Fallen Soldier. Forgotten Hero.

Uncovering the legacy of a Chinese-Canadian hero

Who is Freddy Lee?

Frederick Lee was born into a respected Chinese Canadian family whose members had originally immigrated from Sun Wei county near the city of Guangzhou, China. Among the very first Chinese to enlist in the Canadian Expeditionary Force (CEF) of the First World War, Lee was one of only 300 or so Canadians of Chinese descent who served. Lee subsequently fought at Vimy Ridge and later vanished, likely annihilated by artillery after seeing victory in the Battle of Hill 70.

Why he matters

Why do the forensics on a fallen soldier, a private, lost in battle more than 100 years ago, whose remains have never been found matter?

In the Spring of 2017, Mark Hutchings of the Hill 70 Memorial Project came out to Vancouver to seek help from the Chinese Canadian community. His mission, to complete the build of a monument that honours the Canadian Corps who fought at the Battle of Hill 70.

This name, Fred Lee, is etched into a Vimy Ridge wall of names of some 10,000 other lost Canadians who fought in WW1. Yet Fred Lee, while a typical example of our volunteer soldiers, was thought to be different. He had Chinese parents, and he was able to enlist at a time when racism was rife in Canada and especially in British Columbia.

How was he able to enlist, and go unnoticed as a soldier of Chinese descent for 100 years?

Retired Colonel Mark Hutchings, explained the significance in "nationhood" as a result of the stunning victory by the Canadians at Hill 70. The Canadian Expeditionary Force led by General Arthur Currie were magnificent in battle and became known as "shock troops". These troops were comprised primarily from volunteers, from coast to coast, from all walks of life and from all ethnicity.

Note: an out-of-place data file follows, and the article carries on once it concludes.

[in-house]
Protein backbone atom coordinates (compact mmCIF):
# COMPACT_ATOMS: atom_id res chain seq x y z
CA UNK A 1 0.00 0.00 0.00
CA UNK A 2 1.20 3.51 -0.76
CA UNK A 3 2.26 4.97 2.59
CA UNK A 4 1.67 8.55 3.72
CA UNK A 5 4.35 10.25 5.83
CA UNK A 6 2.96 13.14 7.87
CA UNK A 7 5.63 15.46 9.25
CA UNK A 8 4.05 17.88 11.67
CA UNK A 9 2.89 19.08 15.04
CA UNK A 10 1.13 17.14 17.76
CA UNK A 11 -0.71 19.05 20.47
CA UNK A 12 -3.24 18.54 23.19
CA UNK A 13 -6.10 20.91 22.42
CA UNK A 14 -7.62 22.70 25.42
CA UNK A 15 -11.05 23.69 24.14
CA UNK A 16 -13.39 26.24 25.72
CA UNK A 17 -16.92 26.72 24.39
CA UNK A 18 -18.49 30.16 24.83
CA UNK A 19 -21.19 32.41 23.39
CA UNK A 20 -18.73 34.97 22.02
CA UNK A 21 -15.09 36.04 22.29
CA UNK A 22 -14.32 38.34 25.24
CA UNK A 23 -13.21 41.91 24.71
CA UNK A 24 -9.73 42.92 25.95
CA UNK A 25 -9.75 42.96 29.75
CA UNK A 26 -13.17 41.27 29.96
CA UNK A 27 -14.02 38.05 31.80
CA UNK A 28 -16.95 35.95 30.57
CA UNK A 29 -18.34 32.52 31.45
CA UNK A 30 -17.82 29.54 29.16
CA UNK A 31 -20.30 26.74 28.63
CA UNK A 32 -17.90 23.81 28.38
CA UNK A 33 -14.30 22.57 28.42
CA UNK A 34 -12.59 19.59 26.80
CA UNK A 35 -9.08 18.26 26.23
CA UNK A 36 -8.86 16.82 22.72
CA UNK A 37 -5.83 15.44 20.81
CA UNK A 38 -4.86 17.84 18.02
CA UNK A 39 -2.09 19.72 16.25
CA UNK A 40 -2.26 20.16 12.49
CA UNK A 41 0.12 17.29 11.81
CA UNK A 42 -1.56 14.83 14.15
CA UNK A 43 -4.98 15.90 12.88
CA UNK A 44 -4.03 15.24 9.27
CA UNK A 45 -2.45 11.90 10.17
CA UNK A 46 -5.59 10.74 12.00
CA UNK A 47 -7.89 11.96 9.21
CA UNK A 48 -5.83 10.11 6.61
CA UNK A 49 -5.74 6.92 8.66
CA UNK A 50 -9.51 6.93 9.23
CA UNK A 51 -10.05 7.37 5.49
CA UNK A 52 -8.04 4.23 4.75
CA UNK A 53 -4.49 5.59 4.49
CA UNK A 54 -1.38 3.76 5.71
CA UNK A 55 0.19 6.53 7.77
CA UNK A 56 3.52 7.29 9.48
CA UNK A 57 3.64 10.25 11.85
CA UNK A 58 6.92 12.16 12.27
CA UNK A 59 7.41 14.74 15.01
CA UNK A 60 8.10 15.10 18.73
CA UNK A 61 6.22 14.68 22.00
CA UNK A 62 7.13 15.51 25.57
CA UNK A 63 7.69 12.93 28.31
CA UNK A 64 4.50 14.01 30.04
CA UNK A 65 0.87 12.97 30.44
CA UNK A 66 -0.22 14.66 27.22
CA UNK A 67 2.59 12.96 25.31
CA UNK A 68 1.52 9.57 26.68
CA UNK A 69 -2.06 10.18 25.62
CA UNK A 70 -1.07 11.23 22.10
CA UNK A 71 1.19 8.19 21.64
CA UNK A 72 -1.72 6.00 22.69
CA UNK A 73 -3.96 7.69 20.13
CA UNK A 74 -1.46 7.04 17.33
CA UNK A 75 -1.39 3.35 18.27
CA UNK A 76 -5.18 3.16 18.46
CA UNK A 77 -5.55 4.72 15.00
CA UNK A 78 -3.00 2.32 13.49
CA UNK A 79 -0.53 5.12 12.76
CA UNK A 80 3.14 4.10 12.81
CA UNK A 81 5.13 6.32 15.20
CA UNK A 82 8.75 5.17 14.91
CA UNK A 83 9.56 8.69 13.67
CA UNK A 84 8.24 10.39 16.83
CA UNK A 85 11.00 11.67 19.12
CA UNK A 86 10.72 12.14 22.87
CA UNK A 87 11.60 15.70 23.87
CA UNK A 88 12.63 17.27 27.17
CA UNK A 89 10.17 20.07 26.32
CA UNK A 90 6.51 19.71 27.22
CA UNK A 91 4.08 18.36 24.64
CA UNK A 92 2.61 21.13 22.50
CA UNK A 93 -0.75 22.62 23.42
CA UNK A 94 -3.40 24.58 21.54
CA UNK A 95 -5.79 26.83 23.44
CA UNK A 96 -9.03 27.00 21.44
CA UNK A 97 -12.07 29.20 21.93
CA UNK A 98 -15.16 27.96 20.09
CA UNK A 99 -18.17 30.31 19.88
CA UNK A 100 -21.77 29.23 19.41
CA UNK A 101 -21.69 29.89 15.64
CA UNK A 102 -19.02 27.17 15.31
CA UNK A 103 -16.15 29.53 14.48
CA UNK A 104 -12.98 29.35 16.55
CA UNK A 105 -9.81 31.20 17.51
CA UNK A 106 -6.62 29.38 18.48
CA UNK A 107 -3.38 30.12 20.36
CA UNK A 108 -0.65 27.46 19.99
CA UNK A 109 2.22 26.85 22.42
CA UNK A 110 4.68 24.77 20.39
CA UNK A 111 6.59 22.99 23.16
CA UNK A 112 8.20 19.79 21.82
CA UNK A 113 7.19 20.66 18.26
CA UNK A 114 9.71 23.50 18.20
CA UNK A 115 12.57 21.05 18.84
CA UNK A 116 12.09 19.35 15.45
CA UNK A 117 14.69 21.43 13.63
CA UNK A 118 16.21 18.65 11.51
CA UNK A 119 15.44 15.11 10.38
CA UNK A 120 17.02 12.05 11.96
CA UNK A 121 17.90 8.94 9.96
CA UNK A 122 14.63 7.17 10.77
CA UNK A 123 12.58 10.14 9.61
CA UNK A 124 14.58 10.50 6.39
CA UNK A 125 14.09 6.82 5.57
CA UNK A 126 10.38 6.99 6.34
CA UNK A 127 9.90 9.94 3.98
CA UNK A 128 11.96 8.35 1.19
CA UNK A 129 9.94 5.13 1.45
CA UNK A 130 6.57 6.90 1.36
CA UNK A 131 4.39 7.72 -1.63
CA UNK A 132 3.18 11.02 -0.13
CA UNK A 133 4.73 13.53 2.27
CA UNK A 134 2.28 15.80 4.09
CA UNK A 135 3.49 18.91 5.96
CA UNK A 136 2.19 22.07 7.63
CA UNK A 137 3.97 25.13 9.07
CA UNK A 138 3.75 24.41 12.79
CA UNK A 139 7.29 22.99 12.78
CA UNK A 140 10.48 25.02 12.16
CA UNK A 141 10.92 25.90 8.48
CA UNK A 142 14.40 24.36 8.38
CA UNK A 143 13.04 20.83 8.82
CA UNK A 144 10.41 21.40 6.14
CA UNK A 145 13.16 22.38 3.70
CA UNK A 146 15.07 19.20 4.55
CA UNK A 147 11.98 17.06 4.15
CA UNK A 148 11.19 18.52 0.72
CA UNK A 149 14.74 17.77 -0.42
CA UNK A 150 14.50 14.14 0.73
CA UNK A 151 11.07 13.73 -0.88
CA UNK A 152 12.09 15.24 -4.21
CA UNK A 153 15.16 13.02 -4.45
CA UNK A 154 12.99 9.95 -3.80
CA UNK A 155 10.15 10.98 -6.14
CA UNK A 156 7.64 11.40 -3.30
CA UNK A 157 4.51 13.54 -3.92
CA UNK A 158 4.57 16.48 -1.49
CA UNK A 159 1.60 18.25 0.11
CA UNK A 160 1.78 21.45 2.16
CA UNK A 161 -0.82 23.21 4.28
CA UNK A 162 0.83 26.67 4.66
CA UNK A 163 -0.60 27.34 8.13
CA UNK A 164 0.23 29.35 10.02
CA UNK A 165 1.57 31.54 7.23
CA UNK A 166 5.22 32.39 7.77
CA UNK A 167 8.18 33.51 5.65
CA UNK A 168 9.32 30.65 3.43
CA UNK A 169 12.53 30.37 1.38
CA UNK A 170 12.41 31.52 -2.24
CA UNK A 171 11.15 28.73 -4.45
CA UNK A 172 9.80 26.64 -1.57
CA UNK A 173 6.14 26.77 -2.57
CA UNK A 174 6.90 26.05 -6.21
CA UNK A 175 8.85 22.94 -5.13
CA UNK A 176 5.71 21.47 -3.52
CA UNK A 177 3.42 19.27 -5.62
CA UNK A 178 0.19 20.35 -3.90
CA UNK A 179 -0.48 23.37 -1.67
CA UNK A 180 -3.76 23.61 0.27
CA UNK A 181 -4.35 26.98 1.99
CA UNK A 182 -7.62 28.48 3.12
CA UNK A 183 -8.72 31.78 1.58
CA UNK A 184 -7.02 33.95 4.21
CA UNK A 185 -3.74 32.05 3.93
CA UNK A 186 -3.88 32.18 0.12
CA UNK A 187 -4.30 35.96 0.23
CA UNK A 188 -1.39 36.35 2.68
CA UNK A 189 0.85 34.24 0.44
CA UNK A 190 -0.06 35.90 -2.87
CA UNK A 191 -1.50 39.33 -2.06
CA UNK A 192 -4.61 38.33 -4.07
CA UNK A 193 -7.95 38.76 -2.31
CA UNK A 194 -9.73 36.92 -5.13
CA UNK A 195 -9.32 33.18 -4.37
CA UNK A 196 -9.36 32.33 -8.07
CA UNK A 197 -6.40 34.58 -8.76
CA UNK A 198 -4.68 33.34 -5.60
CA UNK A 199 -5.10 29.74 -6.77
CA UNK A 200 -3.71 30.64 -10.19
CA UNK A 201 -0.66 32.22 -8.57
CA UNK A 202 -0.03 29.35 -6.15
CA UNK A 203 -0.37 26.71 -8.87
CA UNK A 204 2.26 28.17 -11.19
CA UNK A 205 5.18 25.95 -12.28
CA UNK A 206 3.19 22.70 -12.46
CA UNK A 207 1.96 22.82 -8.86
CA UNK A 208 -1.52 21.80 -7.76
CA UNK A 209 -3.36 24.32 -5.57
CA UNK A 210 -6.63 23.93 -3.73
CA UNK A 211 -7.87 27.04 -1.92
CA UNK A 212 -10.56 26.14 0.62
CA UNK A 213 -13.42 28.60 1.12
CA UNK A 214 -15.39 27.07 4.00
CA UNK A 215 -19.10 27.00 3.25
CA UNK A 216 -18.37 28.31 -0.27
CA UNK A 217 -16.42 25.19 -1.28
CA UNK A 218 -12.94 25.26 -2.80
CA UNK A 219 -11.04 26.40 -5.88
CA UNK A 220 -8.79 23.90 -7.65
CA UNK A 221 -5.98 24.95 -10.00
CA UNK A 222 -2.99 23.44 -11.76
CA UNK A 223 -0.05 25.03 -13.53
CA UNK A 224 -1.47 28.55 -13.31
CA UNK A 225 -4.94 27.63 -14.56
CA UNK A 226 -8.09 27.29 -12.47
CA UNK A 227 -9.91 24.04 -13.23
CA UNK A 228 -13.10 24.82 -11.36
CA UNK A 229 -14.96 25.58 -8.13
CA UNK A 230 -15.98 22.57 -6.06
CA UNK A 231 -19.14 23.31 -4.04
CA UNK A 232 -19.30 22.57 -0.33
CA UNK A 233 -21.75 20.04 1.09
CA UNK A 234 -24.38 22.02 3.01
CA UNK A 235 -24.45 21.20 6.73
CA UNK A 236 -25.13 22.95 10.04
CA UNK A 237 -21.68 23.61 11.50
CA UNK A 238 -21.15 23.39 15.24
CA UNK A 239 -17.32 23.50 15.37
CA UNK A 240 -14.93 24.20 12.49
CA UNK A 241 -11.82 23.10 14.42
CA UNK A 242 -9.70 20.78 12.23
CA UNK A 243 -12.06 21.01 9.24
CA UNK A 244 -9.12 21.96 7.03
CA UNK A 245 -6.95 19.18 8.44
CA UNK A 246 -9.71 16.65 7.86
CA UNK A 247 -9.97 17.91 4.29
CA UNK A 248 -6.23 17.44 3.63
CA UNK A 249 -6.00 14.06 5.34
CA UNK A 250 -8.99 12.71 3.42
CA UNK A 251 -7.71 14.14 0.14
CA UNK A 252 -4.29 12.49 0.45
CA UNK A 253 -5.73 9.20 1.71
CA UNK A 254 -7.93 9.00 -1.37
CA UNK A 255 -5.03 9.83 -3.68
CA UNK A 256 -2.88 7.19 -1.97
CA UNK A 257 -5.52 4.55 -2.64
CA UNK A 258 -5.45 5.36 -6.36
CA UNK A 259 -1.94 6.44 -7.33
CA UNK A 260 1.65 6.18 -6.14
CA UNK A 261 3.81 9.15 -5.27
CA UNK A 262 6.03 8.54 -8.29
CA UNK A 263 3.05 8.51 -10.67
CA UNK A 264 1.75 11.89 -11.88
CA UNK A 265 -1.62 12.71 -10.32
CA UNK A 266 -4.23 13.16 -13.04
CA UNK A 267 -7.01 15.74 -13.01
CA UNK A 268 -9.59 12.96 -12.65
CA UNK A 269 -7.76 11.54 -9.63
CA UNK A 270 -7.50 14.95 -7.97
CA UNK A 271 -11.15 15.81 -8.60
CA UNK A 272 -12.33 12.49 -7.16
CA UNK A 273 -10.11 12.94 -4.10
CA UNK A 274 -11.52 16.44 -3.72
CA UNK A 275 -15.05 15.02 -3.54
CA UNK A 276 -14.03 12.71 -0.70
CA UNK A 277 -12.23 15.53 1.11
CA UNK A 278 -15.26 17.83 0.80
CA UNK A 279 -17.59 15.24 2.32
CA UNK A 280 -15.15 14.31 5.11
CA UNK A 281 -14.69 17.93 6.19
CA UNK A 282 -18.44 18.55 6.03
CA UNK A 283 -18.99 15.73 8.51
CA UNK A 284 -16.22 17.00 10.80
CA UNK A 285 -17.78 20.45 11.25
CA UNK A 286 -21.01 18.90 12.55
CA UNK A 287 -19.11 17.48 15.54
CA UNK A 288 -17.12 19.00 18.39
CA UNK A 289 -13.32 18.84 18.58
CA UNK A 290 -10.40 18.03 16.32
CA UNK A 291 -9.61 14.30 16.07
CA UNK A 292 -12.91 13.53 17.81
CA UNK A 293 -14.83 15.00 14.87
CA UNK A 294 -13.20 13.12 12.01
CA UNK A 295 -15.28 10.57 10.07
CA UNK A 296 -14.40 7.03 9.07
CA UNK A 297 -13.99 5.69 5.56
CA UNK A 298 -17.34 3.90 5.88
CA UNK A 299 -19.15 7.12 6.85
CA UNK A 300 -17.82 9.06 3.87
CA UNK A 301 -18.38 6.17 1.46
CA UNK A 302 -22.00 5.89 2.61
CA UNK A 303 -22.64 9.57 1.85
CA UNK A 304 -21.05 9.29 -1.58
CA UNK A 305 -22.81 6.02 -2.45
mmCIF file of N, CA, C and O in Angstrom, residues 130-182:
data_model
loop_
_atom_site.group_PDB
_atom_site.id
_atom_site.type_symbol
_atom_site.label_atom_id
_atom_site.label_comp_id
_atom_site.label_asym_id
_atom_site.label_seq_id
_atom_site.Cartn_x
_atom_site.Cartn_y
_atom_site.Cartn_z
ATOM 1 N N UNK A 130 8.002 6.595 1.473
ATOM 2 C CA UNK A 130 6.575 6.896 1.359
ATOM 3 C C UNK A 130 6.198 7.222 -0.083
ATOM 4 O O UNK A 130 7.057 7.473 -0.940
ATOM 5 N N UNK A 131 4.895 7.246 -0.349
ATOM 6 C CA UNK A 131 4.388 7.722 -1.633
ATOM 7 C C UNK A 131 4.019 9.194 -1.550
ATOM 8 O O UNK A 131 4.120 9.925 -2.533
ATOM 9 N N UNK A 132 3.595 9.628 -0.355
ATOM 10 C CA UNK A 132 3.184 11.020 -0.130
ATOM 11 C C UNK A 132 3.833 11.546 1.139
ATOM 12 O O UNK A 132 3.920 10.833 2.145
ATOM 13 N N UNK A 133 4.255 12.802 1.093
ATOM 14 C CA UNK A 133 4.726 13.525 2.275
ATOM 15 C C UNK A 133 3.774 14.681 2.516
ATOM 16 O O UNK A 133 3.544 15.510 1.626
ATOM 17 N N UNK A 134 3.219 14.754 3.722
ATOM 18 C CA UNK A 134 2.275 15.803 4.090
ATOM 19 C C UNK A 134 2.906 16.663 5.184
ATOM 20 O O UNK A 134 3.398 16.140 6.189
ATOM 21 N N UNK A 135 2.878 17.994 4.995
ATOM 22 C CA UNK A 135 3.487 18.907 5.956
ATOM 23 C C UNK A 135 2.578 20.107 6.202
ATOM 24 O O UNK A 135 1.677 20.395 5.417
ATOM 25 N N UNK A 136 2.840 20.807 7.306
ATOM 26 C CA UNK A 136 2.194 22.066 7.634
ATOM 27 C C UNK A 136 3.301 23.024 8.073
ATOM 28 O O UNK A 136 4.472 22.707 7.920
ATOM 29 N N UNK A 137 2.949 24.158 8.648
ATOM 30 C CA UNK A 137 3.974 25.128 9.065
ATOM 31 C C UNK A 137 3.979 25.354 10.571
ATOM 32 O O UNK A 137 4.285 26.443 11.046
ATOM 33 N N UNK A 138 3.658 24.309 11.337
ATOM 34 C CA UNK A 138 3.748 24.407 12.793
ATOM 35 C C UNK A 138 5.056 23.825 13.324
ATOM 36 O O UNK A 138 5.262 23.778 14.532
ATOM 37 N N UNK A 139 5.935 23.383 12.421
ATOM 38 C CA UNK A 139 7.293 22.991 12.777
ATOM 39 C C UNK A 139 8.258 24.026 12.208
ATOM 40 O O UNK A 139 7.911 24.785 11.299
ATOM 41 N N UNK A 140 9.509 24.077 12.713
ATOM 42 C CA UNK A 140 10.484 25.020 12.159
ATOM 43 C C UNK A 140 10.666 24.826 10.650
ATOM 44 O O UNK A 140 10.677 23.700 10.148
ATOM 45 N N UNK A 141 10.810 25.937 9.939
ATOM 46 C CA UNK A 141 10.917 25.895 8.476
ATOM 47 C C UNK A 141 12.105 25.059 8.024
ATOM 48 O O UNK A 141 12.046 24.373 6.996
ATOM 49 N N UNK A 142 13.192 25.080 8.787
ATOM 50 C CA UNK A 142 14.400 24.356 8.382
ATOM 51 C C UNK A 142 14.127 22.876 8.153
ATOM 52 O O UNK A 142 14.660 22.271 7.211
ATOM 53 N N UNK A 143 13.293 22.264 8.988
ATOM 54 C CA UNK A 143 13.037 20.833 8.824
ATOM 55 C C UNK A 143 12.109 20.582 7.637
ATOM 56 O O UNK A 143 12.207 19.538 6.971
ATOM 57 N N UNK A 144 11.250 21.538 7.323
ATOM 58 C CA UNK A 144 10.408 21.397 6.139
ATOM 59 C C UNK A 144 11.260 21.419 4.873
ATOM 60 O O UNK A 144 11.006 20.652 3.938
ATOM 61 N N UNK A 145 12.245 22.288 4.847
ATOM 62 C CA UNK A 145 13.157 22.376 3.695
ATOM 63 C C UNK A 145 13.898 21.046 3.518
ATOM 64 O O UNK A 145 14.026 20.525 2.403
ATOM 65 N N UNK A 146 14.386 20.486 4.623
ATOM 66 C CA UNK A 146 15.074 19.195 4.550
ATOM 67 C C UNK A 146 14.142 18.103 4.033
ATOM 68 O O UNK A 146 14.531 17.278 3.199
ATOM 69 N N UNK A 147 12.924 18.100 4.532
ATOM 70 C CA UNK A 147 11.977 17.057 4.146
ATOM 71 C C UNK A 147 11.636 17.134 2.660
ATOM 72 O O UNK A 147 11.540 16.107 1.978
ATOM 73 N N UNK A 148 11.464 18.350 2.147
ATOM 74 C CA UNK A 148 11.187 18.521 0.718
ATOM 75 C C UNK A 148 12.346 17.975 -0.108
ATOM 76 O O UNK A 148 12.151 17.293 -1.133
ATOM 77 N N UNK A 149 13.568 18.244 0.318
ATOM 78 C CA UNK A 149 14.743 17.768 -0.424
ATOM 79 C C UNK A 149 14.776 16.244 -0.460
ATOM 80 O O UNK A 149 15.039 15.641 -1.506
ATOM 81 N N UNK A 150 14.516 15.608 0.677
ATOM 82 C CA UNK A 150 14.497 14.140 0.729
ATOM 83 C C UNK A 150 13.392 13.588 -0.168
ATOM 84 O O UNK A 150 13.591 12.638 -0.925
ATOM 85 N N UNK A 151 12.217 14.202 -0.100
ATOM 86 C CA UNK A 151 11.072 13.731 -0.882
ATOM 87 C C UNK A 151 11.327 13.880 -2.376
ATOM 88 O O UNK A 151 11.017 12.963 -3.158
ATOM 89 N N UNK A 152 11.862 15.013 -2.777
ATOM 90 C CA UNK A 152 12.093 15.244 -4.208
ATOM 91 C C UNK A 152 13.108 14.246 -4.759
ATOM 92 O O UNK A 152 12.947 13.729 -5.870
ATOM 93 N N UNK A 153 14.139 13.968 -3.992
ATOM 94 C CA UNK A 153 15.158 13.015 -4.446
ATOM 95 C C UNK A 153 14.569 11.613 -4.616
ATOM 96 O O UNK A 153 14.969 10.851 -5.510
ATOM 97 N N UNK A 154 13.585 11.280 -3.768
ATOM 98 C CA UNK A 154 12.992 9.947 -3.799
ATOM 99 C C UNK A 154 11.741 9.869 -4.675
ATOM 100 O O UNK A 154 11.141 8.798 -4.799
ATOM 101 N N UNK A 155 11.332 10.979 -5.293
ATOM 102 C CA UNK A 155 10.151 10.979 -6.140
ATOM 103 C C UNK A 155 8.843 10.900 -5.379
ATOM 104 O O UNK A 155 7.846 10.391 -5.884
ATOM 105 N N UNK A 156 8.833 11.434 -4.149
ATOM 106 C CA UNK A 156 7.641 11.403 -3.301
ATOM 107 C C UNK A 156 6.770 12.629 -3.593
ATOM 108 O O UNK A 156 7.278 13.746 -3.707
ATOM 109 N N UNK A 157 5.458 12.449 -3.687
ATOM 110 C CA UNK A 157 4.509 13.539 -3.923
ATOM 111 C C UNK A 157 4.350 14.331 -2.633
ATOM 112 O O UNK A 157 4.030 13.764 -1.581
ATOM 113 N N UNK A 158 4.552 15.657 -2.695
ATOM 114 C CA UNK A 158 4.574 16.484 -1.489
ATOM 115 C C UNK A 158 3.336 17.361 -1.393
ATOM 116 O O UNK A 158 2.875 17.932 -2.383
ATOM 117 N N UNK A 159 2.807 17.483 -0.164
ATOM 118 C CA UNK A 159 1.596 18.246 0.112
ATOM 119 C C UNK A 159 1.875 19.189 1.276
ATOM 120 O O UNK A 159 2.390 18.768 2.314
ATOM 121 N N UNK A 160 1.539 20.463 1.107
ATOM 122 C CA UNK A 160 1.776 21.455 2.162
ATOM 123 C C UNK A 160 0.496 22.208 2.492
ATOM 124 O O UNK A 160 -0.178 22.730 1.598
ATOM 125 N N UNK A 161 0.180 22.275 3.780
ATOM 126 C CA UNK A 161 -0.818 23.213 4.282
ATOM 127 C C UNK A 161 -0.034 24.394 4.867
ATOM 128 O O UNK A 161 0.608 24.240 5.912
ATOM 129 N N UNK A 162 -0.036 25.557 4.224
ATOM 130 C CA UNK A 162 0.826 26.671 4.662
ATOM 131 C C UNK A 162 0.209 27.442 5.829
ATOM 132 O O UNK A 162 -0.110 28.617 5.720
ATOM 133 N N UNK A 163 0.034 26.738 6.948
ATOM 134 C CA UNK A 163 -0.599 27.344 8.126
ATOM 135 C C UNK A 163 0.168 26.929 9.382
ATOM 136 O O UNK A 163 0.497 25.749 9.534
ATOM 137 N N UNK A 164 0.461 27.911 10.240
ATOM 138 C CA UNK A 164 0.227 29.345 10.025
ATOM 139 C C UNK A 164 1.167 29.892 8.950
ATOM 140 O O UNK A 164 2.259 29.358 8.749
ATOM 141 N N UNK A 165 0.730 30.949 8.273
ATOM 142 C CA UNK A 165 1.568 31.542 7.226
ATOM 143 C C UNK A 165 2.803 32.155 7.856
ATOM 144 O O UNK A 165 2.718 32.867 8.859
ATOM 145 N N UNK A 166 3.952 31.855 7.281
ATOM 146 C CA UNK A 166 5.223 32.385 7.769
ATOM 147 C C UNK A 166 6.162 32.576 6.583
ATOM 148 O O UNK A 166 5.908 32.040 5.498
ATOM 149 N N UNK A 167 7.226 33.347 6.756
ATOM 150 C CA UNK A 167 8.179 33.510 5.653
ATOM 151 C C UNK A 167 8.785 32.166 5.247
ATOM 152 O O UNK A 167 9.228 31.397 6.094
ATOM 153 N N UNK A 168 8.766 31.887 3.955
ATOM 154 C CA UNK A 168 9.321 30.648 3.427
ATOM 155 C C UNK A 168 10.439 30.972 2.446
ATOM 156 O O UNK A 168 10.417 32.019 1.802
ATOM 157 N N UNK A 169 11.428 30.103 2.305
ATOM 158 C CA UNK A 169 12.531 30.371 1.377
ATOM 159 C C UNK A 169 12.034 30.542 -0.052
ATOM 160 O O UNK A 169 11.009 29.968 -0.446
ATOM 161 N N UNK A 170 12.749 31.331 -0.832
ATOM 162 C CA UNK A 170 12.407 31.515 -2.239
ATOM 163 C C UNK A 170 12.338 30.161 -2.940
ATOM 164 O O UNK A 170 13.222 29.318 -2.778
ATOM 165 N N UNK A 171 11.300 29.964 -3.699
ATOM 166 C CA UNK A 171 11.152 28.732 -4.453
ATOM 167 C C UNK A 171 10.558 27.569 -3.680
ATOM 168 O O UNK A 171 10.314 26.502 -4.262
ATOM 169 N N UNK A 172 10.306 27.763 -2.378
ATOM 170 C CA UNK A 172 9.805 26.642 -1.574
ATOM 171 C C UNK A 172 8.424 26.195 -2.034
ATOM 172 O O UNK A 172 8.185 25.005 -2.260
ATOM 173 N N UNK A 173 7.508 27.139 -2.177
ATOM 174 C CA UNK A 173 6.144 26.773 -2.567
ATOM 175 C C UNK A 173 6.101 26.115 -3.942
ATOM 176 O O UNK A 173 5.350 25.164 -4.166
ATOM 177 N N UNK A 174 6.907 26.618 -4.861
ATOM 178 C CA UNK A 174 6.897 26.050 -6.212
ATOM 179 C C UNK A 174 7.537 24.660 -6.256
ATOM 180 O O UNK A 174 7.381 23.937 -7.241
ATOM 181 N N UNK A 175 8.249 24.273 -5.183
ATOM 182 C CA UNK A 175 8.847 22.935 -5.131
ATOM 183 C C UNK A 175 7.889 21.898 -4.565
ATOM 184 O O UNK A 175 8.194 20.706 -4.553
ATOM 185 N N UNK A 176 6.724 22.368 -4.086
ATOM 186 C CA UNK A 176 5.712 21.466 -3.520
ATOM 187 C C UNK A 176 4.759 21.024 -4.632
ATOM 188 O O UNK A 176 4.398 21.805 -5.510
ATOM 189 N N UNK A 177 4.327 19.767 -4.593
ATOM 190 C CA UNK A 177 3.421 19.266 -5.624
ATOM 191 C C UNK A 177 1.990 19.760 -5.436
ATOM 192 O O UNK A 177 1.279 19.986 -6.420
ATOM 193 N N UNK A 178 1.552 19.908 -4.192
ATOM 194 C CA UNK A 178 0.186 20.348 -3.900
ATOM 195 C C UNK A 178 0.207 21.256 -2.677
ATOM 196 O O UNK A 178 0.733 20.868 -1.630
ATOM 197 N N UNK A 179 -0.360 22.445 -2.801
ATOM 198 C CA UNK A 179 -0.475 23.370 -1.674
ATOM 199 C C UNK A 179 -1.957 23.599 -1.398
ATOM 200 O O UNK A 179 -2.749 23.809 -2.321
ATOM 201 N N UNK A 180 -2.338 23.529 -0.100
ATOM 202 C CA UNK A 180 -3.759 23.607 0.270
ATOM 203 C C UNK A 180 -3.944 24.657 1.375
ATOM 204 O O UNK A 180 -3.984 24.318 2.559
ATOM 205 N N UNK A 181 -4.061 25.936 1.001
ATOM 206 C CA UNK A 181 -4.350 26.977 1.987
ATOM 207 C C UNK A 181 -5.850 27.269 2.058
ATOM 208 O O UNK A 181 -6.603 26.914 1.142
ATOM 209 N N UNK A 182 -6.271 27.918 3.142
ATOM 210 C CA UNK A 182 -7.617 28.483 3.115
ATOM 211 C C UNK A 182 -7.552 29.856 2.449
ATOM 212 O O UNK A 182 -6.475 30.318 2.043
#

A walkway at the Hill 70 Memorial in France named after Fred Lee, would represent our "strength in diversity" and the patriotic duty in service of all the volunteer soldiers who made up the Canadian Expeditionary Force (CEF).

Canada's very first army, comprised of volunteers from coast to coast, would have a memorial walkway named after the very first fallen Canadian soldier of Chinese heritage.

Why does he matter?

Because Fred Lee is more than an example of patriotic volunteerism. At a time when he became of age, he would have been denied the right to vote, to participate in activities Canadians take for granted, to work in certain professions, to exist in certain parts of towns, Fred Lee served. And he served well. He took whatever life handed him, and he excelled, doing his part to bring Canada into nationhood.

His story unfolding will make you cry. And 100 years after his death, his story continues to unfold.

Jack's journey begins

But who was Fred Lee? If we are to honour a lost soldier, who's remains have never been found, should we try to find out more about him?

Every single lost dead soldier came from a family. Honouring this lost soldier would also honour his family. And in the case of Fred Lee, his family, would have to be a pioneer family since there were so few Chinese women allowed into Canada at that time in history.

Do we know who is father was? "No link to his father, and his mother appears to have been in China," was what we heard.

Who was his next of kin? "No living relatives from what we can see," was also heard.

Finding a living relative would be a "needle in a haystack" was the advice given.

Simply put, Finding Fred Lee was "Mission Impossible".

But to Jack, these answers gave him motivation to search the truth. In life, Jack has a history of accepting challenges. And this one in particular sparked his curiosity, so he set off in search of Frederick Lee and drove to Kamloops BC in his campervan.

This is where our journey begins.

Our mission and objectives

Our mission is simple. We want to "find Fred Lee". We want to discover his past, his family's history, his effort as a Rocky Mountain Ranger, his work in the Canadian Expeditionary Force, his victory at Hill 70 and his human remains as a DNA match with living relatives today. In summary, we want to know everything about Fred Lee's past, present and future.

The imminent future will see his name honoured in France, at Hill 70 beside the town of Lens. But his past has already connected the dots to some of Canada's most significant historical events: the Gold Rush, the Canadian Pacific Railway, the Chinese Head Tax, WW1, the Chinese Exclusion Act and WW2.

Our goal is to complete the full story of Frederick Lee by focusing on three main objectives:

  • To raise funds for The Hill 70 Memorial Project to help the funding of the Frederick Lee Walkway.
  • To find his true life story and trace the full extent of his family across two continents.